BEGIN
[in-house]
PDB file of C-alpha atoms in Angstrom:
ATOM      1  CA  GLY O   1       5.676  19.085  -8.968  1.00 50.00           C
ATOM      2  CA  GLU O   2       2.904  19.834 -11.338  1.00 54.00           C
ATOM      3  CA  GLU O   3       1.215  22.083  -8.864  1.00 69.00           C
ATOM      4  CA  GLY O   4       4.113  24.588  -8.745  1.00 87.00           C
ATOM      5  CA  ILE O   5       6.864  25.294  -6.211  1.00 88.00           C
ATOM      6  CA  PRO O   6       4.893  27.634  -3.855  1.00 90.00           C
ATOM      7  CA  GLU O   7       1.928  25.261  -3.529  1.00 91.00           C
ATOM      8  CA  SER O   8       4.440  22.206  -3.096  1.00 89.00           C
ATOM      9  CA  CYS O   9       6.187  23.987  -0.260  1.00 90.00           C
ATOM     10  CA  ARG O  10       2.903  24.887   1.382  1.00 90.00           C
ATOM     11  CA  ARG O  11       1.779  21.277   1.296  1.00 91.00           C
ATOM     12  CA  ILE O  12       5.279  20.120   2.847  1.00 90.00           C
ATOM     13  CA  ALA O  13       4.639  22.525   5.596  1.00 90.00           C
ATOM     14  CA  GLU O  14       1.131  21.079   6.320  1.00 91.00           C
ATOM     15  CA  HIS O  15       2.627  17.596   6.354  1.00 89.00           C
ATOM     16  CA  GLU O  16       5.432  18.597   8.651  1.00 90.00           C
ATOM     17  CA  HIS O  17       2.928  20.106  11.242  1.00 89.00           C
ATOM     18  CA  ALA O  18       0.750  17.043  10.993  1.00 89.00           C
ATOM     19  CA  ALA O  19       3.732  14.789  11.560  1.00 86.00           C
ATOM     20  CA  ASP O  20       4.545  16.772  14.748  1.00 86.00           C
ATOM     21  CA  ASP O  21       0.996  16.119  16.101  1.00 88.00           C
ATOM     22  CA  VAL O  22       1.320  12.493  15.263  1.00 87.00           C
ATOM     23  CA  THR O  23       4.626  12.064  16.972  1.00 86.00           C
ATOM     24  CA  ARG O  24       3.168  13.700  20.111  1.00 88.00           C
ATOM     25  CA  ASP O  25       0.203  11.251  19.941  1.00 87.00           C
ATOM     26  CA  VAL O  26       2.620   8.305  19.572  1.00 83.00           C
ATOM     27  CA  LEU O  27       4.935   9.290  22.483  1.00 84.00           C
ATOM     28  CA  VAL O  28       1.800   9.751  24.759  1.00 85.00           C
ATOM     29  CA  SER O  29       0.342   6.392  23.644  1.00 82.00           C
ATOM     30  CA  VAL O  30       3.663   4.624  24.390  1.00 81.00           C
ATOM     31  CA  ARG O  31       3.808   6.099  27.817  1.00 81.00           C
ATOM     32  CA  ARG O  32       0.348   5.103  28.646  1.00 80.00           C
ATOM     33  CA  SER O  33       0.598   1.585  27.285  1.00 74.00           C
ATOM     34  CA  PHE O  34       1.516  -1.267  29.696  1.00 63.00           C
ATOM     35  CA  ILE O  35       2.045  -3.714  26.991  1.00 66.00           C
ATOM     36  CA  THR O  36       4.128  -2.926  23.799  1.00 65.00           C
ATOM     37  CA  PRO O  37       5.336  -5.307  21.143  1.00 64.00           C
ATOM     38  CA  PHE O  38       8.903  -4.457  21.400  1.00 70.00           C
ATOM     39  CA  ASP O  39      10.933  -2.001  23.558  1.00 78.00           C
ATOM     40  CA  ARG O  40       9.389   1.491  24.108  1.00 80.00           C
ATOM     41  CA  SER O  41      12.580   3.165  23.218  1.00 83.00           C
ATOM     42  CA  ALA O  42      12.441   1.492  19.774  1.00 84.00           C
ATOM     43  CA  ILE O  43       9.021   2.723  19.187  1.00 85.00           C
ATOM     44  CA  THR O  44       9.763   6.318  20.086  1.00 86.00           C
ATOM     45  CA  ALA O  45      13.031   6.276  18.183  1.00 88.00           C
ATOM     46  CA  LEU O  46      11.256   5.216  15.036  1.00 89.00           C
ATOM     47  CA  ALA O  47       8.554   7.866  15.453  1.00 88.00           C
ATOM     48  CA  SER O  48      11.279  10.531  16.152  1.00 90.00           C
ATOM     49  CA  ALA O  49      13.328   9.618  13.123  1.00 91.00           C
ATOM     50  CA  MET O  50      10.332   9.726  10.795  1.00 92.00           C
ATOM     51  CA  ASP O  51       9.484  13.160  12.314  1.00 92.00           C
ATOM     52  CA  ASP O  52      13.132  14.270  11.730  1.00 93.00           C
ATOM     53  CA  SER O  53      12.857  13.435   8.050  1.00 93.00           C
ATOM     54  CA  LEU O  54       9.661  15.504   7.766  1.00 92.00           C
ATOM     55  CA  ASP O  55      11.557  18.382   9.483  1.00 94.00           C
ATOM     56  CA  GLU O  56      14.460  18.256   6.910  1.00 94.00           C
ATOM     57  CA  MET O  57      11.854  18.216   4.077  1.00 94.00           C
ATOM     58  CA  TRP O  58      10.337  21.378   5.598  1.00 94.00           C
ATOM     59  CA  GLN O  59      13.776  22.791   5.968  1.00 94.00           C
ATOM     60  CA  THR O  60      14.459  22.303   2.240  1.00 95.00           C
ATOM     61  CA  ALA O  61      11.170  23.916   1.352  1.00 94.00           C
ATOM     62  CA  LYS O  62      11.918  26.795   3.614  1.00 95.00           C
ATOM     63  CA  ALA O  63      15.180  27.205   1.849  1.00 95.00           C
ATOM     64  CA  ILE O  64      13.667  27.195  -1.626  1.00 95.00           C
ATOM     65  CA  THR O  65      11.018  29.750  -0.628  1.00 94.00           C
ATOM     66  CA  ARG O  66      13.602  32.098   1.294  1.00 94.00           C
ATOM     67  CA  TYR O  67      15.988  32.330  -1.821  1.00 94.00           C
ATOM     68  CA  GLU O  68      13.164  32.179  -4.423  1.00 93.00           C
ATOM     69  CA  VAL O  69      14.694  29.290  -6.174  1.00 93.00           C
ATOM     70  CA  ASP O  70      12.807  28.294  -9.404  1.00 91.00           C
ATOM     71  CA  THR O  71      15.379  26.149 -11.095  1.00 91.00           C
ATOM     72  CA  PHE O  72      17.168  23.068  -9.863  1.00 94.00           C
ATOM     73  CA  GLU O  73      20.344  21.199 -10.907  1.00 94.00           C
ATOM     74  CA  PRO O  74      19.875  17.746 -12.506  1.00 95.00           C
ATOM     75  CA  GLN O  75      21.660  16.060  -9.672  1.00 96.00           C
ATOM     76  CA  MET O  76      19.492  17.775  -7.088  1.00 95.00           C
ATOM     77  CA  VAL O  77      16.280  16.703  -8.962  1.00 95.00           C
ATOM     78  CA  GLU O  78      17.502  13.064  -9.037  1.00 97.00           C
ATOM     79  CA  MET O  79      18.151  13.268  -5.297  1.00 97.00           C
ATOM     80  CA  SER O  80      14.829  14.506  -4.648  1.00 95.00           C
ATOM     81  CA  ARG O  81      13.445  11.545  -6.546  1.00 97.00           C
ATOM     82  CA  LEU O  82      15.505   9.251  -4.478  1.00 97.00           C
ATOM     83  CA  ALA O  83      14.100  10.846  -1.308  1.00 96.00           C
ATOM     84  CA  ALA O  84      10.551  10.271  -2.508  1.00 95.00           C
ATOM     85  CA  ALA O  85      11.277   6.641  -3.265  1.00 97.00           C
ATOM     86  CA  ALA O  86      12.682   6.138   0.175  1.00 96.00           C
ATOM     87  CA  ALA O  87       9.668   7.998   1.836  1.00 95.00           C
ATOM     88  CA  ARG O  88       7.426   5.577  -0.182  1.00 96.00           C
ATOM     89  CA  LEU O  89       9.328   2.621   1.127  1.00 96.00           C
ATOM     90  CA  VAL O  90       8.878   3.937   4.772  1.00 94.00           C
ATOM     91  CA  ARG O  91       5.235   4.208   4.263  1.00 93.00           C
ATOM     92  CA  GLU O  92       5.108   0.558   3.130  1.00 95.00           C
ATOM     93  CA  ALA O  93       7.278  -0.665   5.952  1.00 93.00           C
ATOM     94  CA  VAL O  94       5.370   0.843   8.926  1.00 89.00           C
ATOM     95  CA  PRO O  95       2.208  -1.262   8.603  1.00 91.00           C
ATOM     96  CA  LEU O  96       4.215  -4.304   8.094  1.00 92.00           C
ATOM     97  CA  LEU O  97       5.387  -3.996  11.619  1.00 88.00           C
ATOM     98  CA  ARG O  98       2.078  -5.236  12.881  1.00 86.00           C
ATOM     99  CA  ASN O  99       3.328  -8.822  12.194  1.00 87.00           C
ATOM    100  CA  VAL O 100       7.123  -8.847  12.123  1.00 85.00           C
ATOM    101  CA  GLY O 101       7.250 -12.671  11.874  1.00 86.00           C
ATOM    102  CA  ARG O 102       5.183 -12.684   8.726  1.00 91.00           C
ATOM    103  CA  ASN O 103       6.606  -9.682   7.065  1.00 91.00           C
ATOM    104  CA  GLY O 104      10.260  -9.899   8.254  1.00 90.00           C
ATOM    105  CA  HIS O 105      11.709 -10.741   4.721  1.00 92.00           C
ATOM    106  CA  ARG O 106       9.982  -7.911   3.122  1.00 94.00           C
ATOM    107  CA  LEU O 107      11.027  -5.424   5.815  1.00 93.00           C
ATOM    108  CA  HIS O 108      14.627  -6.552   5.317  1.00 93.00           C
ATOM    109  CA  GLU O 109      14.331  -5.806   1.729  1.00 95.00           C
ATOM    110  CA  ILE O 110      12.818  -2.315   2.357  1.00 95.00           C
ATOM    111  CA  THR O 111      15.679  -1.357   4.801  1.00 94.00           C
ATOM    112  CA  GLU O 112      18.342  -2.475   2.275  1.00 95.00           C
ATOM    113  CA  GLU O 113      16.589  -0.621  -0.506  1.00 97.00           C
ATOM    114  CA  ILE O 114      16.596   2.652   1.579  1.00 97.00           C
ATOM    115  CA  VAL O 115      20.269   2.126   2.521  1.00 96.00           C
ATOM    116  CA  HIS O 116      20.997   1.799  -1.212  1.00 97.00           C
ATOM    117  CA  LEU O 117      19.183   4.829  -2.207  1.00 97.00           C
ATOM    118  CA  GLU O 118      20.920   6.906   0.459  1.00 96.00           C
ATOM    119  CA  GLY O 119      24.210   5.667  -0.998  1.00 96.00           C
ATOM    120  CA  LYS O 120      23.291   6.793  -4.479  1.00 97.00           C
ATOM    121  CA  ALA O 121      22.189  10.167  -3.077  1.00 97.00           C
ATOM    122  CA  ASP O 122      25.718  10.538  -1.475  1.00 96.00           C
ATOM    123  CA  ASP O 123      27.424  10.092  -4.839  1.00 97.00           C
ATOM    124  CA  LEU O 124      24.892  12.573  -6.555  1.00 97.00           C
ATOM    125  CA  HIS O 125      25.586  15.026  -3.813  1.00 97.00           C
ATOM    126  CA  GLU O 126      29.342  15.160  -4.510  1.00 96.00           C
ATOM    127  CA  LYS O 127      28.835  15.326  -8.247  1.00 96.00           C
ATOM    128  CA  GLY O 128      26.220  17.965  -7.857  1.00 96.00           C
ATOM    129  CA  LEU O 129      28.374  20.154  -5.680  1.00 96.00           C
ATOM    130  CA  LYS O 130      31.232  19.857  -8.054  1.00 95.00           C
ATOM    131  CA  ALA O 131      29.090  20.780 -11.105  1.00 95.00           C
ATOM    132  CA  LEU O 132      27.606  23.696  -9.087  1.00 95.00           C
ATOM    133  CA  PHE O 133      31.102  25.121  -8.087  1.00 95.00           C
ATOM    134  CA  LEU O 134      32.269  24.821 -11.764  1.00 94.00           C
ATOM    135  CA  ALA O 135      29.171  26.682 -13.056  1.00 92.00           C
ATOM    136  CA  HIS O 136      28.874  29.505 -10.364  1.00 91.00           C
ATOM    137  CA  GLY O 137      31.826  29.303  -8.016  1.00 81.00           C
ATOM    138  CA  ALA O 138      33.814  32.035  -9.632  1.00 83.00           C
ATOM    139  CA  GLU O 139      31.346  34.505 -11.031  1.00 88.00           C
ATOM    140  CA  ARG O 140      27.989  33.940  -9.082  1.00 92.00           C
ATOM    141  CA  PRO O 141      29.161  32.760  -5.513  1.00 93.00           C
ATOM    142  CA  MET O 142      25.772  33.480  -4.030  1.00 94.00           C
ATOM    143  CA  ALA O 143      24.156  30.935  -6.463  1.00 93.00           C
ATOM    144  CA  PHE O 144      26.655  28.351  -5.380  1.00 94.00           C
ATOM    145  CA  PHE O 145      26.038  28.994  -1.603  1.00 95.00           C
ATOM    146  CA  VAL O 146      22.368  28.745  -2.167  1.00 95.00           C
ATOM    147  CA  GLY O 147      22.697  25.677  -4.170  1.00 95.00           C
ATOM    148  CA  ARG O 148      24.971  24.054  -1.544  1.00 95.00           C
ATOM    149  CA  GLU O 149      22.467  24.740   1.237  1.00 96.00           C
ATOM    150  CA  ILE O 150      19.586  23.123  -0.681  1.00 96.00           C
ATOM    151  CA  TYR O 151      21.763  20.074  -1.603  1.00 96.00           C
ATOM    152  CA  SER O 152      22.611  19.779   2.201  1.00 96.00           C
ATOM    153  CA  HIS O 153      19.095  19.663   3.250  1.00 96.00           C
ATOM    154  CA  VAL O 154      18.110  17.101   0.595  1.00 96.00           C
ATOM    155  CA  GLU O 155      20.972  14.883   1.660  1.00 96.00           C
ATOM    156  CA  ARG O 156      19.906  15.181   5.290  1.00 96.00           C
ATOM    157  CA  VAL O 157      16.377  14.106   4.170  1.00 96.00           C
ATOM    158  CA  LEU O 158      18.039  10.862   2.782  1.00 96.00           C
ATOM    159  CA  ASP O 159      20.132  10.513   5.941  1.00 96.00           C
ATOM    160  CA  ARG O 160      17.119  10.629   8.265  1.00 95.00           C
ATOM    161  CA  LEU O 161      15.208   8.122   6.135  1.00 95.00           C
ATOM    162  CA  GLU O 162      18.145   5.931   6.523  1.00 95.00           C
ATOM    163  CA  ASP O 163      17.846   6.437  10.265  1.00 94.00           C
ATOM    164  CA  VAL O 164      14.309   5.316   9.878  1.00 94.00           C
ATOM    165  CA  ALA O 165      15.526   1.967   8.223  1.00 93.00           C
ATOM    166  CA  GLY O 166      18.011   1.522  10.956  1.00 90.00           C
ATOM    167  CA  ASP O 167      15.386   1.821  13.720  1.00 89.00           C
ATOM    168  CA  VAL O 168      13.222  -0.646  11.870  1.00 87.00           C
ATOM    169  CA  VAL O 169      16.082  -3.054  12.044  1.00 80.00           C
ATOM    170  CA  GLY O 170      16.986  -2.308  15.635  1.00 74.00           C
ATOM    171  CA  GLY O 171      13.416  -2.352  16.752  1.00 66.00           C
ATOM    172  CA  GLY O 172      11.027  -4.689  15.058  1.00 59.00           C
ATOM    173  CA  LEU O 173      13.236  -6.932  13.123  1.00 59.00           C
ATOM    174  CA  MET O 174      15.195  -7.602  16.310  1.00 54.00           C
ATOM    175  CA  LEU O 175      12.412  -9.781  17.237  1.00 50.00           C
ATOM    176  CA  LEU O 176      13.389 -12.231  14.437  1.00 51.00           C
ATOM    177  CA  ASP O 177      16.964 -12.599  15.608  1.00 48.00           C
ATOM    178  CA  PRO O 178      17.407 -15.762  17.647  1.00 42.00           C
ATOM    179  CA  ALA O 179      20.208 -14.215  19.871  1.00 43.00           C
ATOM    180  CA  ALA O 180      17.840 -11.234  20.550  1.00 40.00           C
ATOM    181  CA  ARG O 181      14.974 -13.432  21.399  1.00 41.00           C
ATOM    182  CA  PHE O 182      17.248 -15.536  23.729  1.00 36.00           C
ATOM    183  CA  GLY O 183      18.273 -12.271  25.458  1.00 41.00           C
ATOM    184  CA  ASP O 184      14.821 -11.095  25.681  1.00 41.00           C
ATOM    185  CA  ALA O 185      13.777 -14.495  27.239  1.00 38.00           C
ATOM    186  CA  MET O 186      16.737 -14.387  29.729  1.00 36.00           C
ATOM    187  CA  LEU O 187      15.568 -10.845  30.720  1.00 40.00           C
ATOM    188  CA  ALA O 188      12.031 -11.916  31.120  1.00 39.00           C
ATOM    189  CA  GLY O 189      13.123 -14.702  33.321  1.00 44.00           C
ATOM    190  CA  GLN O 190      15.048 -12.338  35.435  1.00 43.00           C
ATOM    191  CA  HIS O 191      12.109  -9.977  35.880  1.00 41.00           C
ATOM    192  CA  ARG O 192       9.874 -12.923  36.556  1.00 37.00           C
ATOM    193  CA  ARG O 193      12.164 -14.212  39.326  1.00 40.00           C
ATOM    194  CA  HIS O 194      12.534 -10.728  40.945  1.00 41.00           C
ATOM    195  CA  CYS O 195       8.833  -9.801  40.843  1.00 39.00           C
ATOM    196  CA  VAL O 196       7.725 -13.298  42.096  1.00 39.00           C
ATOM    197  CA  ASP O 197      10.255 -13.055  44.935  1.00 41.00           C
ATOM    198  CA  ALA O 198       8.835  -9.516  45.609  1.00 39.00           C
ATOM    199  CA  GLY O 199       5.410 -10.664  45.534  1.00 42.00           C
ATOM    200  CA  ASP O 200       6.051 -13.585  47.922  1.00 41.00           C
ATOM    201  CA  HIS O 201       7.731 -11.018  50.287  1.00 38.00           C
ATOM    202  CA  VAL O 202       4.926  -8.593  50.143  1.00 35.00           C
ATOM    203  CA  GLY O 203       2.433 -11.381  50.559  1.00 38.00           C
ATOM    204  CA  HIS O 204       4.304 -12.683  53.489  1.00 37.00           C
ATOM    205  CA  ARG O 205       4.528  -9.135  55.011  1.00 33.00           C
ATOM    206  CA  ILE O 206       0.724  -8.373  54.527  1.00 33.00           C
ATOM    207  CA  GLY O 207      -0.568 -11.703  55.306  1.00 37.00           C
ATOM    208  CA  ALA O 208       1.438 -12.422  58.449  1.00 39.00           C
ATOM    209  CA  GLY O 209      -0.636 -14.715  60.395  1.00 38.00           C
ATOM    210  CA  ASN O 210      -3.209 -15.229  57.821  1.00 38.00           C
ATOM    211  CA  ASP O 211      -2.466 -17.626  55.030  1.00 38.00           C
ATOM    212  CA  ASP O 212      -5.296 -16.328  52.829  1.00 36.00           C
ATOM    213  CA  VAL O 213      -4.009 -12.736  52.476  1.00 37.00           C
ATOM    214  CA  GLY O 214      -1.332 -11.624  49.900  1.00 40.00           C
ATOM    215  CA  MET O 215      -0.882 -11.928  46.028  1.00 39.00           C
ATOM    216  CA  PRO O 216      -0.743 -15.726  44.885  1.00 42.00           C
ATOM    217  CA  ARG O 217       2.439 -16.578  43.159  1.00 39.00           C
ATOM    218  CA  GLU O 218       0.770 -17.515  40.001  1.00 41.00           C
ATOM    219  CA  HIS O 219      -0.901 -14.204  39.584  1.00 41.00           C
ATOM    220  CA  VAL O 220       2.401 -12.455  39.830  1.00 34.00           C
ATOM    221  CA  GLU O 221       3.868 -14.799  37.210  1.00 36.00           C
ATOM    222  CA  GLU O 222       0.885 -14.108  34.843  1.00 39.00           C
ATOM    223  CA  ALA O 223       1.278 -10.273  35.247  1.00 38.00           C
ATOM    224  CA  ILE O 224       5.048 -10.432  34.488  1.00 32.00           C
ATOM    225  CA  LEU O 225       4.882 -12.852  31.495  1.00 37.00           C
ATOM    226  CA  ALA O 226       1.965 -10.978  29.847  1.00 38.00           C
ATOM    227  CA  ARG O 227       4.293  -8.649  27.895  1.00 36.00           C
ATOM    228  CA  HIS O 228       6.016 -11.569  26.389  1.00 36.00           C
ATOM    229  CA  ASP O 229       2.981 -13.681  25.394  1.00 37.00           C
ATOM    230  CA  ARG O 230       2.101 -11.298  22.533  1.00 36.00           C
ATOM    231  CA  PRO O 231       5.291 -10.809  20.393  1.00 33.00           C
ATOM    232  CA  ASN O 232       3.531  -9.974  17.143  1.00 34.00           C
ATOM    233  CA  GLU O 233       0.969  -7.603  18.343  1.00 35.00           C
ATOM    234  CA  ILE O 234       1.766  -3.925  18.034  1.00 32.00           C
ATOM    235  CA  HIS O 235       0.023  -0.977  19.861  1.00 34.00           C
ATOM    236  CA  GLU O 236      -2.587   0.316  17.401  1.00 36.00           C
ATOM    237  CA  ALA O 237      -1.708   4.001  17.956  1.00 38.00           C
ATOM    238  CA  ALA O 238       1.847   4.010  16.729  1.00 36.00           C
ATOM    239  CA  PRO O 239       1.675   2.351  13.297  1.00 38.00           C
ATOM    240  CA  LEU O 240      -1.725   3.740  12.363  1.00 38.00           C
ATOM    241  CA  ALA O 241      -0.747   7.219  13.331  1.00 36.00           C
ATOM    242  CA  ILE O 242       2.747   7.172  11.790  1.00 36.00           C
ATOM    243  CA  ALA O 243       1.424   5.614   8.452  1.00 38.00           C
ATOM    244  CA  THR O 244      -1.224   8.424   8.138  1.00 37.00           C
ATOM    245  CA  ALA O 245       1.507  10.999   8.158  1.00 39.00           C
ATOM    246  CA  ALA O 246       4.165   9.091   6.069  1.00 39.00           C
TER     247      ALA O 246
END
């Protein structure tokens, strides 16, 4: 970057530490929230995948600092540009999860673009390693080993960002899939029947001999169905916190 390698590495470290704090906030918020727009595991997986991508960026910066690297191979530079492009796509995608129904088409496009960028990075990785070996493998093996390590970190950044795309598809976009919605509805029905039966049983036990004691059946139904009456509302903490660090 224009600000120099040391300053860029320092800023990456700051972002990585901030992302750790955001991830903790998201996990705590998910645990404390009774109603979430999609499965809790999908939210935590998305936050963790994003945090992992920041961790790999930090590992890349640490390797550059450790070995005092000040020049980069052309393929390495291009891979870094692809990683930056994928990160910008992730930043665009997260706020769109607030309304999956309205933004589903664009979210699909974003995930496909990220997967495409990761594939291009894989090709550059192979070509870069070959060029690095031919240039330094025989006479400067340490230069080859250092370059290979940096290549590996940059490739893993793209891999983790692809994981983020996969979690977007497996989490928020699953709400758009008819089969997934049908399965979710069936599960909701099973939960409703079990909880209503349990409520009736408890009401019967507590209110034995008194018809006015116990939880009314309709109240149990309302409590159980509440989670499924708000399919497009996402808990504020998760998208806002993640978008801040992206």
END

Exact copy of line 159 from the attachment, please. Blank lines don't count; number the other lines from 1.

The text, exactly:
ATOM    157  CA  VAL O 157      16.377  14.106   4.170  1.00 96.00           C